I hope you are having had a great week.  Remember, tomorrow is another day to excel!

So which of these quotes appeals to you?

  • “Love all, trust a few, do wrong to none.” – William Shakespeare
  • “Trust but verify!” – Ronald Reagan
  • “Trust in dreams, for in them is hidden the gates to eternity.” – Khalil Gibran
  • “The best way to find out if you trust somebody is to trust them.” – Ernest Hemingway
  • “Trust is the glue of life.  It is the most essential ingredient in effective communication.  It’s the foundational principal that holds all relationships.” – Stephen Covey
  • “Trust is like the air we breathe; when its present nobody really notices, but when its absent, everybody notices.” – Warren Buffett
  • “Trust me, I’m the President!” – Donald Trump

Anything jump at you?  Trust is very personal.  I tend to be a trusting person.  Perhaps I’m the optimist, but I routinely extend my trust to those I have just met and to those with whom I do business;  Likewise, I believe that my friends, acquaintances, colleagues, and others with whom I interact on a daily basis, can be trusted. However, not everyone agrees.  Some have said, “Rick you are too trusting!  Trust must be earned!”  Others have not pulled any punches, “Rick, the only person you can trust is yourself. Others will stab you in the back at the first opportunity!”  I believe our life experiences shape us and our attitudes.

So why is it important that we understand how to lead and manage in a manner that facilitates the development of trust?  Beyond the altruistic reasons, there is a strong research base demonstrating that when compared with low-trust organizations, people at high-trust companies report: 74% less stress, 106% more energy at work, 50% higher productivity, 13% fewer sick days, 76% more engagement, 29% more satisfaction with their lives, and 40% less burnout.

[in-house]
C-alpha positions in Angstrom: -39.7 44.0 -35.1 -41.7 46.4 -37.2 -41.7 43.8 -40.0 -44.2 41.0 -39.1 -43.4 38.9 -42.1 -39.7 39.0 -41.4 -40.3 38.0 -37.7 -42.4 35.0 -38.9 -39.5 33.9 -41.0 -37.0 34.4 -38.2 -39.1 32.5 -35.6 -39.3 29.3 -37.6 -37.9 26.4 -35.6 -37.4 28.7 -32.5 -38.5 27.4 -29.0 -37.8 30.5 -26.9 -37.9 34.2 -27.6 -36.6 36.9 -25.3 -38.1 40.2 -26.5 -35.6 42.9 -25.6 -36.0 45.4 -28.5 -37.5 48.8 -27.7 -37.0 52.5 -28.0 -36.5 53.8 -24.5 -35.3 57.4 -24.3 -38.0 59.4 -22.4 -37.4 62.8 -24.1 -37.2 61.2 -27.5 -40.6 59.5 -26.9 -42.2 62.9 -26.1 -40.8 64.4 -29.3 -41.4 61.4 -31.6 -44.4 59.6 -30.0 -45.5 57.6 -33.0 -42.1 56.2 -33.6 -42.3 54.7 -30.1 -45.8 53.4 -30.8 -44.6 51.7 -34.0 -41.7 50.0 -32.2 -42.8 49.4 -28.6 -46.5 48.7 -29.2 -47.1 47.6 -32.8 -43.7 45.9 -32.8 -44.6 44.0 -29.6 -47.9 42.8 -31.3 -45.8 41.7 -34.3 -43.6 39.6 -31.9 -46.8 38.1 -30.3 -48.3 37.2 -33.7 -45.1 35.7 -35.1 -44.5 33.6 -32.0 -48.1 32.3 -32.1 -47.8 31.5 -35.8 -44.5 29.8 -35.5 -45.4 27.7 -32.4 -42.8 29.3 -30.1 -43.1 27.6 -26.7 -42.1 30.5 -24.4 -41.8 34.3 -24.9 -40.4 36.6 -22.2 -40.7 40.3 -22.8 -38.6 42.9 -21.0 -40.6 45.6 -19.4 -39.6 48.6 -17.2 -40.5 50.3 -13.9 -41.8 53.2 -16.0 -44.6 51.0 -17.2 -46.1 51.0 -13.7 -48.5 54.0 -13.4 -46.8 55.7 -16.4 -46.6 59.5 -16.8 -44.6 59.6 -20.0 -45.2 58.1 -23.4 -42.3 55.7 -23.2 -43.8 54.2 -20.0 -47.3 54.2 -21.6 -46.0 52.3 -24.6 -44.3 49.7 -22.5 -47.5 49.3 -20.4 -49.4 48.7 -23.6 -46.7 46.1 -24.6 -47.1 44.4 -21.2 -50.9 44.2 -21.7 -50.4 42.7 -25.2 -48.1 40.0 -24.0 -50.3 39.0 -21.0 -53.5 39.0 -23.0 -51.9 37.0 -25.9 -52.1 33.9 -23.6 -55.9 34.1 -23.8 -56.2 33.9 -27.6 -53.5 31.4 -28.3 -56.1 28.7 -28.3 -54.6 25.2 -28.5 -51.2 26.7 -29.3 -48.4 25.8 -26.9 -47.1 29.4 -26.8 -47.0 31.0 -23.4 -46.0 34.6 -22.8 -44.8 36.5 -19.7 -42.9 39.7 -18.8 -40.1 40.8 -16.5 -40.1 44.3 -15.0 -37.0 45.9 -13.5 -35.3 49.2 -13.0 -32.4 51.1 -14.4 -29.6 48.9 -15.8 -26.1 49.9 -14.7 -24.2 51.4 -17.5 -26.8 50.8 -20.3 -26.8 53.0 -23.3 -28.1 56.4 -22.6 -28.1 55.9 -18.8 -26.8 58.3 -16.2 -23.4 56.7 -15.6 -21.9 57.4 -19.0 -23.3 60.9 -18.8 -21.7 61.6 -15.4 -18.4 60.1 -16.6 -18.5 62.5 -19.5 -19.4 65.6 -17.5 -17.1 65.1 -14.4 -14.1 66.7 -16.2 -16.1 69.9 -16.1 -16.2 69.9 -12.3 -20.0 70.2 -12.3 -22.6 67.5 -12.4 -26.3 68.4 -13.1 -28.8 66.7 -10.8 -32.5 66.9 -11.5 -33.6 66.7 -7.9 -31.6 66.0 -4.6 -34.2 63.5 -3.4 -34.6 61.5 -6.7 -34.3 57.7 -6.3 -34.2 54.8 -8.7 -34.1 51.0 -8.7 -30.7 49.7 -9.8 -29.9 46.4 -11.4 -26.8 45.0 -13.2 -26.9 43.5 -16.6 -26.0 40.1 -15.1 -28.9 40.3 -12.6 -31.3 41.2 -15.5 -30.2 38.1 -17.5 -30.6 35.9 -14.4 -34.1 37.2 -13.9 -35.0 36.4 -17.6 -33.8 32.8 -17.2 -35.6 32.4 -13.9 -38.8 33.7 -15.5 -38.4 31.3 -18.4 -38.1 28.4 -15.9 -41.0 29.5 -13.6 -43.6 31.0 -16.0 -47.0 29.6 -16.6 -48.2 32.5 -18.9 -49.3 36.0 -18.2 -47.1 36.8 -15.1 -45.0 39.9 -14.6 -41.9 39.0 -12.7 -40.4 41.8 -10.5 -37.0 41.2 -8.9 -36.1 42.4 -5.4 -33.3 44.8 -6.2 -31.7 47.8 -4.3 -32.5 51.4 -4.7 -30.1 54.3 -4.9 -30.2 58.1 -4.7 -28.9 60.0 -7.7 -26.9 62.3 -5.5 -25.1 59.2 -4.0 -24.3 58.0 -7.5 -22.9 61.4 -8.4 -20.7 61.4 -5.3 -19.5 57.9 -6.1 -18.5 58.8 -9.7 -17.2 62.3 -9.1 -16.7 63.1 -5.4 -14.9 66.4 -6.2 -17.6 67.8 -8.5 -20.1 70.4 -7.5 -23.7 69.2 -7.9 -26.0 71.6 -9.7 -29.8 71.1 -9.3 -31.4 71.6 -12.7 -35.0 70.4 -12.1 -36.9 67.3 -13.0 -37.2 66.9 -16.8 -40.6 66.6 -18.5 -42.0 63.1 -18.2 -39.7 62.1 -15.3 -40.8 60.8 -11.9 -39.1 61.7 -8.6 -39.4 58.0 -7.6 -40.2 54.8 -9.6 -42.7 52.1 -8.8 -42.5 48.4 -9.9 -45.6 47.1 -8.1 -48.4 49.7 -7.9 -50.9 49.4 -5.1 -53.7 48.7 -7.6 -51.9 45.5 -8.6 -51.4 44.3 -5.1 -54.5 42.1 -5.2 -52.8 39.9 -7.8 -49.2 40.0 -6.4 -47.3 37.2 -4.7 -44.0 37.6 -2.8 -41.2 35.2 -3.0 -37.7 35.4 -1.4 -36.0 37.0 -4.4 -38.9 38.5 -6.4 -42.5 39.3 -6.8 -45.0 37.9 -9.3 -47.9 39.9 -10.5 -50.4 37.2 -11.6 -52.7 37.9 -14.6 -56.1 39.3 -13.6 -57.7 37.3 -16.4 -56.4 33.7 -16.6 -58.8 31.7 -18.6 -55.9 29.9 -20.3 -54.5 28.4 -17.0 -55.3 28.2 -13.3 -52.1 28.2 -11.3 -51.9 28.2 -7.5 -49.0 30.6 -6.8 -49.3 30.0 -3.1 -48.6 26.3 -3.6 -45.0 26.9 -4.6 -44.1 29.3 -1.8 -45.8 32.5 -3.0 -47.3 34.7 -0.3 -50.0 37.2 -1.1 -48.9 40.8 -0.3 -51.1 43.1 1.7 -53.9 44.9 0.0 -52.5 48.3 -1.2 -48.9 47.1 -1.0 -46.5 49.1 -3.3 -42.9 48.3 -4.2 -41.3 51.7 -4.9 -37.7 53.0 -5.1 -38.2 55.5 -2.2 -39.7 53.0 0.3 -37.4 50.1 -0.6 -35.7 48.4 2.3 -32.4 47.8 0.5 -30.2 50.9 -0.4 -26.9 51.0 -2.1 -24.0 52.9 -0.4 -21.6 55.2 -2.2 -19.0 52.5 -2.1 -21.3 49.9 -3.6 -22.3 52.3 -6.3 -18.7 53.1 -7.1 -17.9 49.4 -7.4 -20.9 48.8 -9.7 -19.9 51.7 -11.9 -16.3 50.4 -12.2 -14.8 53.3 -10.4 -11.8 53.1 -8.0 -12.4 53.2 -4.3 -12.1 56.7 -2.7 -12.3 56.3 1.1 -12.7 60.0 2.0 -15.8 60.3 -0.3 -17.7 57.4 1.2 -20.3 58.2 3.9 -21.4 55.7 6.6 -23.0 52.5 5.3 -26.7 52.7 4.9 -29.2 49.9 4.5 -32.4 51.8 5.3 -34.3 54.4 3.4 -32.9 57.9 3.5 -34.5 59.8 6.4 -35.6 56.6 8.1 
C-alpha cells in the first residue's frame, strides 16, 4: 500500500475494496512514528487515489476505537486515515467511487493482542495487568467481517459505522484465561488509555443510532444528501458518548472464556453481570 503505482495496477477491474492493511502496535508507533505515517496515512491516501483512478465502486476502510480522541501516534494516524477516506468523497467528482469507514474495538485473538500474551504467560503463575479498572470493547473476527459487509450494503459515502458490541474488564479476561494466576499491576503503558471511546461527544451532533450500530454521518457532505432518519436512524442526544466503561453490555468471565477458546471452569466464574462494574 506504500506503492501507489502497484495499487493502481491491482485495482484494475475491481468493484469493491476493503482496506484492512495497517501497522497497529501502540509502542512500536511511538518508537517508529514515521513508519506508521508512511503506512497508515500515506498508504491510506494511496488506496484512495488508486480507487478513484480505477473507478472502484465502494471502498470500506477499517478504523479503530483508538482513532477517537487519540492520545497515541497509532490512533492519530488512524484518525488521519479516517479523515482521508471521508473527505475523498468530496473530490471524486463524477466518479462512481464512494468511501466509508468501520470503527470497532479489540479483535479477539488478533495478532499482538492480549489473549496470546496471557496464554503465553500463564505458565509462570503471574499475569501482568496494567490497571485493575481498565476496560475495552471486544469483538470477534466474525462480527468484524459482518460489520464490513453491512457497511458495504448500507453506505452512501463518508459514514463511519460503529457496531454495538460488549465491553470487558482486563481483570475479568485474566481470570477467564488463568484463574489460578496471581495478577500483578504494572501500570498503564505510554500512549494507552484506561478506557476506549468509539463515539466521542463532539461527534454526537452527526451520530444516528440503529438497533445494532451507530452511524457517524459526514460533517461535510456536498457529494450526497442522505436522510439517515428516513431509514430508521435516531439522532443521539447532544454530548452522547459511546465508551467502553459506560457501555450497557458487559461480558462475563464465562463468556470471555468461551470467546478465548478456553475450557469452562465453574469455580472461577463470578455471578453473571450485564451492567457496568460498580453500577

The Neuroscience of Trust appears in this month’s Harvard Business Review.  The author, Paul Zak, founding director of the Center for Neuroscience Studies, a professor of economics, psychology and management at Claremont Graduate University, and author of Trust Factor:  The Science of Creating High Performance Companies, identifies a problem, proposes a solution, and highlights the payoff.

  • Problem:  Leaders know that low employee engagement is a sign of lost value.  It’s something they want to fix, but most don’t know how.  They hope that random perks will address the issue.
  • Proposed Solution:  Create a culture of trust through the utilization of eight (8) key management behaviors that stimulate the production of oxytocin, a brain chemical that facilitates teamwork.
  • Payoff:  Increased employee productivity and energy levels, improved collaboration, and cultivation of a happier, more loyal workforce

Additionally, HBR produced a one-hour Webinar:  Neuroscience of Trust:  Setting Leaders up for Success within which Zak presents his research.

Trust forms the basis for all relationships.  Knowing this, why would we not want to engage in behaviors that serve to let people know that we trust them and in turn, they can trust us?  That being said,  I trust you will have a good week! 

Embrace the Challenge,